Conversations with Lizards


Last time in the Catrina Chronicles, our heroine had escaped from her alien lizard captors and run off to rescue her -arch-nemesis Susan as well, accidentally igniting the Turbolift Revolution in the process. Little knowing that she had just upended galactic politics, she now races to Susan’s cell on the alien lizard spaceship….

“Honestly?” Princess Catrina said, as she pounded down the corridor. “After a year of silence, that’s all the recap I get? My old readers have already moved on, and any new readers will be hopelessly lost. You could’ve done a lengthier recap, maybe an entire post explaining my backstory, but no. Of course not. Oh, the indignities inflicted on me by my author. It never ends!”

She might have gone on for some time about this, but at that moment she spun round a corner and came within sight of Susan’s cell. Catrina had traveled about in time a bit, but she was still not completely up to speed on all the nuances of a space-faring age. Her idea of a cell was still medieval: a dark and clammy chamber with a tiny barred window and a bucket in the corner for necessaries. Susan’s cell was bright and clean, with soft lights and a cot that had a reasonably fluffy blanket. Even more surprising, it didn’t appear to have a door. Catrina could see right into it. Sure enough, there was Susan, sitting angrily on her cot and scowling. “Hello there!” Catrina said, waving.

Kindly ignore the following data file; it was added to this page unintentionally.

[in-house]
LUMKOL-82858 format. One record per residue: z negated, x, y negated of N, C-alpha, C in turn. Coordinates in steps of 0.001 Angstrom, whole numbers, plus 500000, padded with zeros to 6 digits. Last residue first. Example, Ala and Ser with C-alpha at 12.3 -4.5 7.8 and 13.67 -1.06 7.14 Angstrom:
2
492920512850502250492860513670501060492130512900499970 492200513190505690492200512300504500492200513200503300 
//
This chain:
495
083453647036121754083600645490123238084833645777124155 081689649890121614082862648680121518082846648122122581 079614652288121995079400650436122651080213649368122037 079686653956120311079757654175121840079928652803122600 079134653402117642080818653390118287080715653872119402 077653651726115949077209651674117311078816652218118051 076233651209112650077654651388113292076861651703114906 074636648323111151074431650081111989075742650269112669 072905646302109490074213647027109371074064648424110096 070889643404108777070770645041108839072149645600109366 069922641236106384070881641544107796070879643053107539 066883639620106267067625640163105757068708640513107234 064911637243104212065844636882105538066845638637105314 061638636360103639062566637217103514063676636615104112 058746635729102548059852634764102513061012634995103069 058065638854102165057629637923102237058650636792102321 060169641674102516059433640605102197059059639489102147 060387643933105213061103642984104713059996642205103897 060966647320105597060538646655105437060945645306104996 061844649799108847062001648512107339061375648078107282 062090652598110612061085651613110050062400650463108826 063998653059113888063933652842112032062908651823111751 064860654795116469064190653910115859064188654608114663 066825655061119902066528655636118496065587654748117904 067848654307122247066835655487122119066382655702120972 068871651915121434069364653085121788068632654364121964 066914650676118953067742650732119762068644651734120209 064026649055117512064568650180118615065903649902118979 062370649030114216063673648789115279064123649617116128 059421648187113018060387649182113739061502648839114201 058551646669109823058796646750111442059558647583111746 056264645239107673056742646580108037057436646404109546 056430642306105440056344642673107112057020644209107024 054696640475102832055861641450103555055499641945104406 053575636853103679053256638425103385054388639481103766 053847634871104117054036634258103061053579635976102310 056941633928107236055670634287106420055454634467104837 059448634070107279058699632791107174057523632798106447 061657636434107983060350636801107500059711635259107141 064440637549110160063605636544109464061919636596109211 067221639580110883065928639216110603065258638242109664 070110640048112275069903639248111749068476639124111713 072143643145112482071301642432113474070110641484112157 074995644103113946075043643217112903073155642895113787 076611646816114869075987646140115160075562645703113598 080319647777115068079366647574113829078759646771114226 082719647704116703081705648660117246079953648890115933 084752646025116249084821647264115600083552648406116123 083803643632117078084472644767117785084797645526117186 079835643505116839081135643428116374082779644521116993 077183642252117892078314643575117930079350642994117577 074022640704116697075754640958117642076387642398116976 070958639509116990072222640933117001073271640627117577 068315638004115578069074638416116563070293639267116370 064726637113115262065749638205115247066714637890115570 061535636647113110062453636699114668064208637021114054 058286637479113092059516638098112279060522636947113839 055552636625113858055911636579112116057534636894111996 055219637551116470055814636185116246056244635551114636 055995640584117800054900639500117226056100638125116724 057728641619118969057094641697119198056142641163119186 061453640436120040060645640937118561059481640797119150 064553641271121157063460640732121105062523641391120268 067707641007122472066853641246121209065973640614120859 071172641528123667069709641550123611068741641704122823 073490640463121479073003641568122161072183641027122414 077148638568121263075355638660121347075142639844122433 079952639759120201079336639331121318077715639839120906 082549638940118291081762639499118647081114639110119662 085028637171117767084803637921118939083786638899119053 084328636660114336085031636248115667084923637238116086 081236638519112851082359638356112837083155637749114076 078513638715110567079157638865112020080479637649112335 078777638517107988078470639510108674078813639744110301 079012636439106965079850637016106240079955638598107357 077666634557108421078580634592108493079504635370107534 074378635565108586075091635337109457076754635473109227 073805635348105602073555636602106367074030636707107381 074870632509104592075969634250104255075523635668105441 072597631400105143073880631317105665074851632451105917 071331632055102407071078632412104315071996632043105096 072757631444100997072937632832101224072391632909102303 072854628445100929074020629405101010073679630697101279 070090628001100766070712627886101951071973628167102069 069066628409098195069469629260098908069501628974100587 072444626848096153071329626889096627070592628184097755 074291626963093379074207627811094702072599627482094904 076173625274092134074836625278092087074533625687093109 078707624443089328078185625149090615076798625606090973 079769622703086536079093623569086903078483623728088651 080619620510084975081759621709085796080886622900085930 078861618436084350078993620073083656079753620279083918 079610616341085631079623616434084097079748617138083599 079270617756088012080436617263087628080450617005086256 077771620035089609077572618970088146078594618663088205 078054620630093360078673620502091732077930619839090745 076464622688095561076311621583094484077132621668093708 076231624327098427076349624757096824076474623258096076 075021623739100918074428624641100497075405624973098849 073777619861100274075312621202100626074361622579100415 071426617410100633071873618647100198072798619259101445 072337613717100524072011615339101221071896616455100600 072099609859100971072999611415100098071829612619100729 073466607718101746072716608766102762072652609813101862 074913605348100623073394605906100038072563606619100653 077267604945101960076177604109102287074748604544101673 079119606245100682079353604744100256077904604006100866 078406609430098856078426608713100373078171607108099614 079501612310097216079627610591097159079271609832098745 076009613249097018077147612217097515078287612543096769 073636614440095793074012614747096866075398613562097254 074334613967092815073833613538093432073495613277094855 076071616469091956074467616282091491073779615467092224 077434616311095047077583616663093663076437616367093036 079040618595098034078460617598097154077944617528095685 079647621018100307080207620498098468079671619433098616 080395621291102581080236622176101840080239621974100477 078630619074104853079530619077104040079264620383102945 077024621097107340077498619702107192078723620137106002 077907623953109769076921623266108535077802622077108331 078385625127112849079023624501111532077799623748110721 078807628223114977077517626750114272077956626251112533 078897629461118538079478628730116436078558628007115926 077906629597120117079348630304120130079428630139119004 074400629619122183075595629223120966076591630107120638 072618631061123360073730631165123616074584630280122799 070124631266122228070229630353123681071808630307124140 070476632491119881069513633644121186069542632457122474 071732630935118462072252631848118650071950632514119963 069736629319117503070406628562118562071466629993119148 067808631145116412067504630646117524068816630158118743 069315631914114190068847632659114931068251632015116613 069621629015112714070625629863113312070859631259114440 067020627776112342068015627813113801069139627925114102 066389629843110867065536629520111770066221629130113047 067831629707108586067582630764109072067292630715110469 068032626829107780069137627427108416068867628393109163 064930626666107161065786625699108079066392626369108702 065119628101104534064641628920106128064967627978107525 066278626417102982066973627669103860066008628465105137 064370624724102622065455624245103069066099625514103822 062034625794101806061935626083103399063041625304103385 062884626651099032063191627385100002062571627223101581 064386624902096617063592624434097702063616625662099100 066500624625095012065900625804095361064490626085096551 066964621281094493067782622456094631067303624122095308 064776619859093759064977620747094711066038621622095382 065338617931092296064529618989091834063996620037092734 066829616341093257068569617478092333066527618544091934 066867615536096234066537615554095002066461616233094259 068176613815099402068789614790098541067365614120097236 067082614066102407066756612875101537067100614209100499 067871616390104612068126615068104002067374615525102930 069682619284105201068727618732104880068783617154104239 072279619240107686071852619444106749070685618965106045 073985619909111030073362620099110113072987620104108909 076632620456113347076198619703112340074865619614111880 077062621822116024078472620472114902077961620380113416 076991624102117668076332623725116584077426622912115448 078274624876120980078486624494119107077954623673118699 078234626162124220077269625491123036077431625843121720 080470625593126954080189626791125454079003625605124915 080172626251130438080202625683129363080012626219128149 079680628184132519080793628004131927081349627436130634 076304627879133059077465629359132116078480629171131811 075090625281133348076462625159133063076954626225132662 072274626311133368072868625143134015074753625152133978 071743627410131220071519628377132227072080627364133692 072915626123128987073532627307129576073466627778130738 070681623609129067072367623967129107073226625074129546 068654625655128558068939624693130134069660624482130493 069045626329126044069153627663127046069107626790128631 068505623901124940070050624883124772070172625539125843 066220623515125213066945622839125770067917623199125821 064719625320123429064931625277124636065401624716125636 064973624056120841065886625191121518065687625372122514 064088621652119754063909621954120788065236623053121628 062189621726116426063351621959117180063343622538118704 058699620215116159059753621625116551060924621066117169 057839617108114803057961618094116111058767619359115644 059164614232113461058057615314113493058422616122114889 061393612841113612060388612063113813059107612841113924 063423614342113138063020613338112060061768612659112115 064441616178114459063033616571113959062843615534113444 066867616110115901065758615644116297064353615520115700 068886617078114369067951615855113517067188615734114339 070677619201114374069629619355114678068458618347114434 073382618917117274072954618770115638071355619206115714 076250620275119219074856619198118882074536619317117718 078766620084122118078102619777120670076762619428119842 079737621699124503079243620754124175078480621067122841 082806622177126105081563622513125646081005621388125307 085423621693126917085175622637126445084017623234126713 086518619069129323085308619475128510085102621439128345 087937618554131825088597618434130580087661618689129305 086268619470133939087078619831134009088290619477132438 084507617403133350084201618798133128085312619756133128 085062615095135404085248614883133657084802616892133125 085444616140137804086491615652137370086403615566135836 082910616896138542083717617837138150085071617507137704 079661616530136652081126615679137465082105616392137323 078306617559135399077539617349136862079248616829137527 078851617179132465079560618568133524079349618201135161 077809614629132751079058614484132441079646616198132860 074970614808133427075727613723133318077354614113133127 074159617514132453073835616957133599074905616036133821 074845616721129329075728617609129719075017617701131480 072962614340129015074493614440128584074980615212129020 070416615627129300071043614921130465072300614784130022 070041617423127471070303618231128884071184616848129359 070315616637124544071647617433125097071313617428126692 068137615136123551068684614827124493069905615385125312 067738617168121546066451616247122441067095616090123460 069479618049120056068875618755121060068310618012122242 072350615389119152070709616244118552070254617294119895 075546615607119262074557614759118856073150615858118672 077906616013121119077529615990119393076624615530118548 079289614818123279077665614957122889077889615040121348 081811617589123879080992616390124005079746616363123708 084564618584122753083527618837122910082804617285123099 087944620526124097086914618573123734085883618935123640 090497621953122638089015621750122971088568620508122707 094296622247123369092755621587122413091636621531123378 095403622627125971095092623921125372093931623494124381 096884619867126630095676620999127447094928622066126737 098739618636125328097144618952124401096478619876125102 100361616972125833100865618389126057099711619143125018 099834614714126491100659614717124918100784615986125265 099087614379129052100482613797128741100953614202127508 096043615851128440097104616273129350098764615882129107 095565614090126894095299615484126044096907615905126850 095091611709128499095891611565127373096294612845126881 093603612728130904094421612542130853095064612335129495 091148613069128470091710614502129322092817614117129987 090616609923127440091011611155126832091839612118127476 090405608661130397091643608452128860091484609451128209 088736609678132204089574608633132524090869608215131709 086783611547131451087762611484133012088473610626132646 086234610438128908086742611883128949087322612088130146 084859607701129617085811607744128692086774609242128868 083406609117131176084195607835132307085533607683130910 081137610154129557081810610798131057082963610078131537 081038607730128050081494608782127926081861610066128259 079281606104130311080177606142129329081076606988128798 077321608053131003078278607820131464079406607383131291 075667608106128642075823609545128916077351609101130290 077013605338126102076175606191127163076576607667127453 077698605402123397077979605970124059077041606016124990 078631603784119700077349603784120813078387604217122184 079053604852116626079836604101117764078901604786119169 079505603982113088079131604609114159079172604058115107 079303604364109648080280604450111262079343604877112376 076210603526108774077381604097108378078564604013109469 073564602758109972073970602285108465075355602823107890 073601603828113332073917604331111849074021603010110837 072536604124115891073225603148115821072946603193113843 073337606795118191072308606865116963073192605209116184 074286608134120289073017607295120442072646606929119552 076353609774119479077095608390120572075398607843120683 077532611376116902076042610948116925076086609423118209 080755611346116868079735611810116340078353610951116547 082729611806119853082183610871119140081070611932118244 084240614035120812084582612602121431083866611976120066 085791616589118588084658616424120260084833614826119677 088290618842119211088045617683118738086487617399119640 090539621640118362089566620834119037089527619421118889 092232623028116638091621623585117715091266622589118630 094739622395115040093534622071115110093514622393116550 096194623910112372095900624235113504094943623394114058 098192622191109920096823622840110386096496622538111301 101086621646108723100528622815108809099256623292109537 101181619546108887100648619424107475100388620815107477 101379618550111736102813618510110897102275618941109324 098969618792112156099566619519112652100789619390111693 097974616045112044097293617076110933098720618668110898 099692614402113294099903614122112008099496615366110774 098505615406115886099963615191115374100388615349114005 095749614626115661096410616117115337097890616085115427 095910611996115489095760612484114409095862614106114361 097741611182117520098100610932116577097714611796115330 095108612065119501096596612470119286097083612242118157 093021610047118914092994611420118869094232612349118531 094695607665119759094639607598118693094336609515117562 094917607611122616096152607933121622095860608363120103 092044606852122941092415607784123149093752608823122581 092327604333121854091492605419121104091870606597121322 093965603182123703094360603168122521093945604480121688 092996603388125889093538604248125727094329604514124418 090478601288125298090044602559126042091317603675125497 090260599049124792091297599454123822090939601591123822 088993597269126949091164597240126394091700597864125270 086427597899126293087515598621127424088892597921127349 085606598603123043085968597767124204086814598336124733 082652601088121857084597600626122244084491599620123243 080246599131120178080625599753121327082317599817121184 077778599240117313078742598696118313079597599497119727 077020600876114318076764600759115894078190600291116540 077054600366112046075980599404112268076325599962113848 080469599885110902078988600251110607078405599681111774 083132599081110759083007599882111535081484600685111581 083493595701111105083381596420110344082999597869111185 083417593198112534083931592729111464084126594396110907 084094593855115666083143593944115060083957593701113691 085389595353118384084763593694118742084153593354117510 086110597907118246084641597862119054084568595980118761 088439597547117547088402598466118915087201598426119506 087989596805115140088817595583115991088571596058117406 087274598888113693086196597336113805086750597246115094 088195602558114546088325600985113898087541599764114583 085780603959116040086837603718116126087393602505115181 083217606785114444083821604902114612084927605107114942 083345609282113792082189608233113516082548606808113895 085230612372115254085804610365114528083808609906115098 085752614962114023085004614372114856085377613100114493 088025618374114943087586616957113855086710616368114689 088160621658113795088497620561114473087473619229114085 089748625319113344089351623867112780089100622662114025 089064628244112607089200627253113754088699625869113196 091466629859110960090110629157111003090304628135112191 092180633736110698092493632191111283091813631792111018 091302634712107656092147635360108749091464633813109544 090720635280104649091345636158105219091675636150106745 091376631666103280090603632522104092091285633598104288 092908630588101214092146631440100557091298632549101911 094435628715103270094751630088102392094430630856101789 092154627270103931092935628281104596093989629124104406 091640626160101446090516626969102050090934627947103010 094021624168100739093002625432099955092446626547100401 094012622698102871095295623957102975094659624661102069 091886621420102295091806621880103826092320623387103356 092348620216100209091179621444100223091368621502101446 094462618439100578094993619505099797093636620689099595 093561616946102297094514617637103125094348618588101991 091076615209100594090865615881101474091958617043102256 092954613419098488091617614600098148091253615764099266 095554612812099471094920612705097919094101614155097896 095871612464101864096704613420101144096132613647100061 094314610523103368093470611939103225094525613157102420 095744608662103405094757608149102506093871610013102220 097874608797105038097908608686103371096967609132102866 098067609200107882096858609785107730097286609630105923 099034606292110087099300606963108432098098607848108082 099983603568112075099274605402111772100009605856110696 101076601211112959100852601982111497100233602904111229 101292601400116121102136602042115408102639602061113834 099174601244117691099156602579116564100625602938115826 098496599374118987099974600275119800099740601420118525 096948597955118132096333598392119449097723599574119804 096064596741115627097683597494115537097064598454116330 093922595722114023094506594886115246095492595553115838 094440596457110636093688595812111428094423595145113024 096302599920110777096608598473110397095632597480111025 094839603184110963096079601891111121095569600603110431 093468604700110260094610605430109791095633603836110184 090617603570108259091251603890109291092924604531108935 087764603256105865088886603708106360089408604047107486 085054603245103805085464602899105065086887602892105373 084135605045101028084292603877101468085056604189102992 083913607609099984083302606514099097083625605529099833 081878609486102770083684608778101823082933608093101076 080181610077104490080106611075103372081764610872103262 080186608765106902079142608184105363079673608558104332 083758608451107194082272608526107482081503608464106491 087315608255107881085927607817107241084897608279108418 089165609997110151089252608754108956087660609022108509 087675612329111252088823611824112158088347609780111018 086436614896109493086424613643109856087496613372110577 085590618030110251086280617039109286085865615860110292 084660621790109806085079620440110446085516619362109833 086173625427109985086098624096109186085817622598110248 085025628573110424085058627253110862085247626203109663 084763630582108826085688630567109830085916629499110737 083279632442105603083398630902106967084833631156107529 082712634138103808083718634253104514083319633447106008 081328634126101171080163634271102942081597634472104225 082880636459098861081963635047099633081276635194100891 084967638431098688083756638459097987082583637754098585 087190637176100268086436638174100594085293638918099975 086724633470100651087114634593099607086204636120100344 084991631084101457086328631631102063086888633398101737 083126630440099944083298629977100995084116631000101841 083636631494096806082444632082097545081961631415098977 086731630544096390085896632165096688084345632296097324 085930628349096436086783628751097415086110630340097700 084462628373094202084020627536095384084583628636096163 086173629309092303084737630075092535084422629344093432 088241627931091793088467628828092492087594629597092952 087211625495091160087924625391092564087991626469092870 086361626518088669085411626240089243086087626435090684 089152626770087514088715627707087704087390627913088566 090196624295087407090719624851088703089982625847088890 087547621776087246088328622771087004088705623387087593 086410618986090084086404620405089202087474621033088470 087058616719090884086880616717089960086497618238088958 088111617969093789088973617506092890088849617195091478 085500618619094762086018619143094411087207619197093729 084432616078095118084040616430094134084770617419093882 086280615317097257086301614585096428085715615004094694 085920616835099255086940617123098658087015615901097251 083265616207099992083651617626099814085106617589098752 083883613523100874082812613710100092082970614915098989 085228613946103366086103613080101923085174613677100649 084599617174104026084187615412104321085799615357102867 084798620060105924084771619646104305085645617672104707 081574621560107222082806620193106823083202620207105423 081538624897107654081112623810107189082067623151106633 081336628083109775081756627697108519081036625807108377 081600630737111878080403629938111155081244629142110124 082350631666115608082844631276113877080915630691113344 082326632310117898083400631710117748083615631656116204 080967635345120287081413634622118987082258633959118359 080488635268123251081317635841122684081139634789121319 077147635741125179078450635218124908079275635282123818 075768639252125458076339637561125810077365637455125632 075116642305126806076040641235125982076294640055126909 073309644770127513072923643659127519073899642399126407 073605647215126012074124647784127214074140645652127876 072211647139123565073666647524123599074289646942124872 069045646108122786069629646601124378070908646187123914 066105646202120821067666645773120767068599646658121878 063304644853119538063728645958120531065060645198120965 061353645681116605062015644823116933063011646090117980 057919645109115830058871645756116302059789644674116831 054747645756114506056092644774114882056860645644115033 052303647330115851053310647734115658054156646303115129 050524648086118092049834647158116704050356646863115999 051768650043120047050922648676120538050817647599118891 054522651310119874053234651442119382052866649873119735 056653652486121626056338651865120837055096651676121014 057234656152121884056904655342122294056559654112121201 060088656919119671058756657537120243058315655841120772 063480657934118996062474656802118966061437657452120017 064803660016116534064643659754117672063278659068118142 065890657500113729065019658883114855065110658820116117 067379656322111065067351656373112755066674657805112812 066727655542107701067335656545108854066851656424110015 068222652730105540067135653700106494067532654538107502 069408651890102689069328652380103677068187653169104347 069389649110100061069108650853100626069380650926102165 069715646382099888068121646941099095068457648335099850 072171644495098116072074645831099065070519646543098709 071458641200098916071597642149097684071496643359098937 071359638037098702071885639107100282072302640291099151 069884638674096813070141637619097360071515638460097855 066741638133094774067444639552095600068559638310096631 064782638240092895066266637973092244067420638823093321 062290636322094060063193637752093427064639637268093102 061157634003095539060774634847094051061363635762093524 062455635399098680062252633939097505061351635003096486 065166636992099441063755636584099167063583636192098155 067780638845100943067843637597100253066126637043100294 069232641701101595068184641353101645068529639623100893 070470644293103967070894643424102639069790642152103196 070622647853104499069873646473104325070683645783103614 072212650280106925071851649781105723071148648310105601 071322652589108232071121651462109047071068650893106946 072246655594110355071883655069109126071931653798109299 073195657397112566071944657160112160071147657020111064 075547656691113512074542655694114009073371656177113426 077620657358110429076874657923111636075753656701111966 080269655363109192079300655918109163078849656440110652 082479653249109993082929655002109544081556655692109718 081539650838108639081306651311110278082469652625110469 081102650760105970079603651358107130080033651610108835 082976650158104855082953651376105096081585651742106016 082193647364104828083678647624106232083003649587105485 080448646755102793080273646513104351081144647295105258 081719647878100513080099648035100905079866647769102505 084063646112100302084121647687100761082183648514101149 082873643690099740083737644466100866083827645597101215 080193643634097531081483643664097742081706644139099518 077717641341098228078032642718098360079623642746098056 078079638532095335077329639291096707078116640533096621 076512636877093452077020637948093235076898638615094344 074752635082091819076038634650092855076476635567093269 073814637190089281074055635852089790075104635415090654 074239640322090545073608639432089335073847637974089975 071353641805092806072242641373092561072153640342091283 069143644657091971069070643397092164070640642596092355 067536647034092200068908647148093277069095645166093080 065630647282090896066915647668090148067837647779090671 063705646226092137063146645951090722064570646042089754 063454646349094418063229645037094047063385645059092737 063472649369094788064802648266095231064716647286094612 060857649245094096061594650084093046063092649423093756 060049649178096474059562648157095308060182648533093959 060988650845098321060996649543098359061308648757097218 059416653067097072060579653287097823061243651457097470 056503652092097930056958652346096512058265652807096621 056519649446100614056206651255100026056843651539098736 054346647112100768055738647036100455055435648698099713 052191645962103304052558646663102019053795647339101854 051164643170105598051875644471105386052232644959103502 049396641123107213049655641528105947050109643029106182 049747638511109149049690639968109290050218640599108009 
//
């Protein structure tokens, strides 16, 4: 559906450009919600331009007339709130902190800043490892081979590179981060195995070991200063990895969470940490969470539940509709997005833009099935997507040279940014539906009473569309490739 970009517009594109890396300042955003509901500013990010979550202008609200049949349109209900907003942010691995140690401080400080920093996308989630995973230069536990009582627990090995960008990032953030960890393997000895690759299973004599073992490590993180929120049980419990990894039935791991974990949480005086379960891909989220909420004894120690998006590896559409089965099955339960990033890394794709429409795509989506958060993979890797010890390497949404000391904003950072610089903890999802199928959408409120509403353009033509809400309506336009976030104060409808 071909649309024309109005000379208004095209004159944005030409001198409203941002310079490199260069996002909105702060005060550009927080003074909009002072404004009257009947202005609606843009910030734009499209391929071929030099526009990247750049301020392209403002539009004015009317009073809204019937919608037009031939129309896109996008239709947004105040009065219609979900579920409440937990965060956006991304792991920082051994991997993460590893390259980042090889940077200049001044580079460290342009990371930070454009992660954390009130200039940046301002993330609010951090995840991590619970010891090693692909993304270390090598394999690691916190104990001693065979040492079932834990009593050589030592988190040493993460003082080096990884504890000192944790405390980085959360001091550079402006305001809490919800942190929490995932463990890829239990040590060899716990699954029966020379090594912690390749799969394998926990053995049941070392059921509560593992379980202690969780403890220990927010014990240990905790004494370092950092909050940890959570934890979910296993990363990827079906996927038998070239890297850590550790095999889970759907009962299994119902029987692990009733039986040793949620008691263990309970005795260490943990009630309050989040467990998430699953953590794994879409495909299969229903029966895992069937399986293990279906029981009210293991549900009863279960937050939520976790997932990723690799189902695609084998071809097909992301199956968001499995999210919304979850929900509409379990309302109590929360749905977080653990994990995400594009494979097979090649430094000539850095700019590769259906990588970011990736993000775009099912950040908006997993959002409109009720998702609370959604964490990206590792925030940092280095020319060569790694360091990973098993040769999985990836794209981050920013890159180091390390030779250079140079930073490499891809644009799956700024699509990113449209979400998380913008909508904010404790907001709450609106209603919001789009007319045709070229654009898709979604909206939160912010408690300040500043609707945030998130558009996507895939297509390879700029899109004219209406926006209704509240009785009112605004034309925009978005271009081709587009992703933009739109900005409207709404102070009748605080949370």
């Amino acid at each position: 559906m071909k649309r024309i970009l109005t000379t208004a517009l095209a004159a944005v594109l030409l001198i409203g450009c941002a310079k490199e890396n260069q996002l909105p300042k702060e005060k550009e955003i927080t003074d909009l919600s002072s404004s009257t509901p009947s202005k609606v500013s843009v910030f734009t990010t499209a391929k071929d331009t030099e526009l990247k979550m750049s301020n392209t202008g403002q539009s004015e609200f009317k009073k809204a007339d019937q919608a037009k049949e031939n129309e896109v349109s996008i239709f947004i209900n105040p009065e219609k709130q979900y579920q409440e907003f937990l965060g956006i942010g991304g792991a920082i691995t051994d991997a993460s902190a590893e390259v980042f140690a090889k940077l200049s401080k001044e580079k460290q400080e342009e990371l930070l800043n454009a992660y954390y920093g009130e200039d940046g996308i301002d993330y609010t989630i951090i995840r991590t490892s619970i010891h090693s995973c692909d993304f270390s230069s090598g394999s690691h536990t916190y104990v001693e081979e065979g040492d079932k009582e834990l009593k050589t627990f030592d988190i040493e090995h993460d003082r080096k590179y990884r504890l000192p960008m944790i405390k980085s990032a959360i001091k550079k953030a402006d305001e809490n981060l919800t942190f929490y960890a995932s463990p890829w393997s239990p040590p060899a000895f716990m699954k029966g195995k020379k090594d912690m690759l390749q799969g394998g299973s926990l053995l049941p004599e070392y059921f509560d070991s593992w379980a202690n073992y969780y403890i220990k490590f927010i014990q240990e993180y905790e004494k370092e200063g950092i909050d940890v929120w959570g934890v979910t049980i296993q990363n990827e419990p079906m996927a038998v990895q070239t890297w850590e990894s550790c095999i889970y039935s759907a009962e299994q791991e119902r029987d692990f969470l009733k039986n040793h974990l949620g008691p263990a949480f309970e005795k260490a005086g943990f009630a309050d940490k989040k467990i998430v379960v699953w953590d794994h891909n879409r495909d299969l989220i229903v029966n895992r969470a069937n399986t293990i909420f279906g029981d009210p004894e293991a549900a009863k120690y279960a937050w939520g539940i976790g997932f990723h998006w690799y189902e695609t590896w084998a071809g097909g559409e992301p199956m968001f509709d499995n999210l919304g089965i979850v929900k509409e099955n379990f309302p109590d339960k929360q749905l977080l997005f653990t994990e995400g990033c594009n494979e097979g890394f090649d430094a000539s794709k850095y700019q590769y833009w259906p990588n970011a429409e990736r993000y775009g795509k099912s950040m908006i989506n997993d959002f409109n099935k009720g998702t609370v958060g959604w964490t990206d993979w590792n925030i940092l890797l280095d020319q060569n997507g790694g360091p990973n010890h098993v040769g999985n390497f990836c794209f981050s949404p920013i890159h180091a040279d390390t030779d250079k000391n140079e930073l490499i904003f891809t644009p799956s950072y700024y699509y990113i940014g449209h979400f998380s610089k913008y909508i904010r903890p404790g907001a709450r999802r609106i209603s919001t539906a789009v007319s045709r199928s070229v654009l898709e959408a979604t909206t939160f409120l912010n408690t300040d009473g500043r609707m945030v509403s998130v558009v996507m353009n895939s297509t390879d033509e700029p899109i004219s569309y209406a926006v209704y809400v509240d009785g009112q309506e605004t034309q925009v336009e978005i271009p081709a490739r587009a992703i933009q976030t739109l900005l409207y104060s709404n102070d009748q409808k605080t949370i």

“YOU!” Susan shrieked in fury. Susan had been going through a rough period. It was still earlier in her personal timeline; she hadn’t yet become the mistress of Character Hell that Catrina had come to know and hate. She only just recently turned evil, and was still dealing with the realization that she was a made-up story character. Susan was not, alas, handling this well. She had decided to blame it all on Catrina. “It’s all your fault!” she raged.

“Can we discuss my responsibility later?” Catrina said, who had some uneasiness on that subject. “I’m trying to break you out of there.”

Susan ought to have responded gratefully to this offer of liberation. Instead, she responded with a torrent of unprintable words. Catrina had rarely heard such vile or inventive language. She wasn’t even sure that some of Susan’s suggestions were anatomically possible. Catrina hesitated for a moment, wondering if perhaps she should reconsider setting Susan free.